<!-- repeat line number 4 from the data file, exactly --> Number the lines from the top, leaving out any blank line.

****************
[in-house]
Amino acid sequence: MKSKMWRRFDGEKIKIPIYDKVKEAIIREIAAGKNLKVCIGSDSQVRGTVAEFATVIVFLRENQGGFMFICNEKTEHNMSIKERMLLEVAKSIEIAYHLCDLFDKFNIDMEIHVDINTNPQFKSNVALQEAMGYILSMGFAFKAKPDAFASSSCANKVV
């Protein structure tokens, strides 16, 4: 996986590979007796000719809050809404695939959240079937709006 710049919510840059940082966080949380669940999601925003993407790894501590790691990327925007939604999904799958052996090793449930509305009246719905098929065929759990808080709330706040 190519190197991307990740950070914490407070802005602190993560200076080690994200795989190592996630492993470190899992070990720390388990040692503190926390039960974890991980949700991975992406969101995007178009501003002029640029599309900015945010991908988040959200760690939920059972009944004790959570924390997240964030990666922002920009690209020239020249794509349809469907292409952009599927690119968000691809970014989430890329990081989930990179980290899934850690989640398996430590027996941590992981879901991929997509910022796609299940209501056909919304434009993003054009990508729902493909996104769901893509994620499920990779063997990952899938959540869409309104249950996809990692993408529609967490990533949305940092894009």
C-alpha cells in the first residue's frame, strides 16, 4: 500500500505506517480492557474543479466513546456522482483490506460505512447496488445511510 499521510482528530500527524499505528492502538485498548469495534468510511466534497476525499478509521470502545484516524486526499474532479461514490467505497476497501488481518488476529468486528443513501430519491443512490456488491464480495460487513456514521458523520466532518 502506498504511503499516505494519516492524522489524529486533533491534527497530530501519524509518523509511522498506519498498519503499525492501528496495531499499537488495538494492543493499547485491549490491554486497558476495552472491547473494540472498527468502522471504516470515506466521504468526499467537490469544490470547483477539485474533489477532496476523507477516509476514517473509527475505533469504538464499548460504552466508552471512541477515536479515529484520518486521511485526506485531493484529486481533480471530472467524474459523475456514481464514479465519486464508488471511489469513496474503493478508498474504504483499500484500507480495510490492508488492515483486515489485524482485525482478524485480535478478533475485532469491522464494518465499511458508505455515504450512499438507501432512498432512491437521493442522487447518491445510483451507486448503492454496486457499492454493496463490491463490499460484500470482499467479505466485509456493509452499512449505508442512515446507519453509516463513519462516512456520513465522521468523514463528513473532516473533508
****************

C-alpha cells in the first residue's frame, strides 16, 4: 500500500505506517480492557474543479466513546456522482483490506460505512447496488445511510 499521510482528530500527524499505528492502538485498548469495534468510511466534497476525499478509521470502545484516524486526499474532479461514490467505497476497501488481518488476529468486528443513501430519491443512490456488491464480495460487513456514521458523520466532518 502506498504511503499516505494519516492524522489524529486533533491534527497530530501519524509518523509511522498506519498498519503499525492501528496495531499499537488495538494492543493499547485491549490491554486497558476495552472491547473494540472498527468502522471504516470515506466521504468526499467537490469544490470547483477539485474533489477532496476523507477516509476514517473509527475505533469504538464499548460504552466508552471512541477515536479515529484520518486521511485526506485531493484529486481533480471530472467524474459523475456514481464514479465519486464508488471511489469513496474503493478508498474504504483499500484500507480495510490492508488492515483486515489485524482485525482478524485480535478478533475485532469491522464494518465499511458508505455515504450512499438507501432512498432512491437521493442522487447518491445510483451507486448503492454496486457499492454493496463490491463490499460484500470482499467479505466485509456493509452499512449505508442512515446507519453509516463513519462516512456520513465522521468523514463528513473532516473533508